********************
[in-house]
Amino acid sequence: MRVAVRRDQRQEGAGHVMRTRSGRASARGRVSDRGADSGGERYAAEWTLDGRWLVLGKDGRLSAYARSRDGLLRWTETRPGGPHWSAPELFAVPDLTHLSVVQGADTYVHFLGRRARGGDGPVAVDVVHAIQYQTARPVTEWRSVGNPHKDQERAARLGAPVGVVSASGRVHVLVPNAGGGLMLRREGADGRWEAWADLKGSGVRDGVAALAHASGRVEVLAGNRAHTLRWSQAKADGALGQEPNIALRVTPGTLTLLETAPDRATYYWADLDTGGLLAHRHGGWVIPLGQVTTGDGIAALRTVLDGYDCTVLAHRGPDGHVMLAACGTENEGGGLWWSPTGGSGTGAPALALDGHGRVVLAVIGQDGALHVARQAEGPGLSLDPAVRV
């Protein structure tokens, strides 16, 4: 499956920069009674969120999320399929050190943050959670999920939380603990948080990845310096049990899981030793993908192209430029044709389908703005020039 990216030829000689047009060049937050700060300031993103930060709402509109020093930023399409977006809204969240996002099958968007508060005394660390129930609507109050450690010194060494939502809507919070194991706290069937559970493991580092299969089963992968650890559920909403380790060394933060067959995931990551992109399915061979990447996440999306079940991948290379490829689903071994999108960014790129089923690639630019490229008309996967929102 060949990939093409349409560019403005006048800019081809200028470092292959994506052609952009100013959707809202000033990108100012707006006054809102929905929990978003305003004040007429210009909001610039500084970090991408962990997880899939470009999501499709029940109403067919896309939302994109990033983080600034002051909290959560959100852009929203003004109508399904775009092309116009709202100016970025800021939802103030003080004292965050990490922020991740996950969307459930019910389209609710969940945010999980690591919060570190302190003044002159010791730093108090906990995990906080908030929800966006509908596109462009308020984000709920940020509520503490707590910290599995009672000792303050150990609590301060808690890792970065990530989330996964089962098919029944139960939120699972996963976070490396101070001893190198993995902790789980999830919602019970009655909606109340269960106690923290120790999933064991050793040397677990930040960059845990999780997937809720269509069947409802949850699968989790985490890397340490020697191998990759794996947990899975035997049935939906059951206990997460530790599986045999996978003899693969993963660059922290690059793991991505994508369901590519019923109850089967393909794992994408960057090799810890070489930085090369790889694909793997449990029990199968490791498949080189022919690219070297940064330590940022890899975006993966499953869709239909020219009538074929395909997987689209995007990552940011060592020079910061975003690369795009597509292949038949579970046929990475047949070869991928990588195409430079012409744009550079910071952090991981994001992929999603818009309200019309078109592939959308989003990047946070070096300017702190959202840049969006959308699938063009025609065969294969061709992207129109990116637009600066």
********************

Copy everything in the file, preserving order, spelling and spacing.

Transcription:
[in-house]
Amino acid sequence: MRVAVRRDQRQEGAGHVMRTRSGRASARGRVSDRGADSGGERYAAEWTLDGRWLVLGKDGRLSAYARSRDGLLRWTETRPGGPHWSAPELFAVPDLTHLSVVQGADTYVHFLGRRARGGDGPVAVDVVHAIQYQTARPVTEWRSVGNPHKDQERAARLGAPVGVVSASGRVHVLVPNAGGGLMLRREGADGRWEAWADLKGSGVRDGVAALAHASGRVEVLAGNRAHTLRWSQAKADGALGQEPNIALRVTPGTLTLLETAPDRATYYWADLDTGGLLAHRHGGWVIPLGQVTTGDGIAALRTVLDGYDCTVLAHRGPDGHVMLAACGTENEGGGLWWSPTGGSGTGAPALALDGHGRVVLAVIGQDGALHVARQAEGPGLSLDPAVRV
């Protein structure tokens, strides 16, 4: 499956920069009674969120999320399929050190943050959670999920939380603990948080990845310096049990899981030793993908192209430029044709389908703005020039 990216030829000689047009060049937050700060300031993103930060709402509109020093930023399409977006809204969240996002099958968007508060005394660390129930609507109050450690010194060494939502809507919070194991706290069937559970493991580092299969089963992968650890559920909403380790060394933060067959995931990551992109399915061979990447996440999306079940991948290379490829689903071994999108960014790129089923690639630019490229008309996967929102 060949990939093409349409560019403005006048800019081809200028470092292959994506052609952009100013959707809202000033990108100012707006006054809102929905929990978003305003004040007429210009909001610039500084970090991408962990997880899939470009999501499709029940109403067919896309939302994109990033983080600034002051909290959560959100852009929203003004109508399904775009092309116009709202100016970025800021939802103030003080004292965050990490922020991740996950969307459930019910389209609710969940945010999980690591919060570190302190003044002159010791730093108090906990995990906080908030929800966006509908596109462009308020984000709920940020509520503490707590910290599995009672000792303050150990609590301060808690890792970065990530989330996964089962098919029944139960939120699972996963976070490396101070001893190198993995902790789980999830919602019970009655909606109340269960106690923290120790999933064991050793040397677990930040960059845990999780997937809720269509069947409802949850699968989790985490890397340490020697191998990759794996947990899975035997049935939906059951206990997460530790599986045999996978003899693969993963660059922290690059793991991505994508369901590519019923109850089967393909794992994408960057090799810890070489930085090369790889694909793997449990029990199968490791498949080189022919690219070297940064330590940022890899975006993966499953869709239909020219009538074929395909997987689209995007990552940011060592020079910061975003690369795009597509292949038949579970046929990475047949070869991928990588195409430079012409744009550079910071952090991981994001992929999603818009309200019309078109592939959308989003990047946070070096300017702190959202840049969006959308699938063009025609065969294969061709992207129109990116637009600066």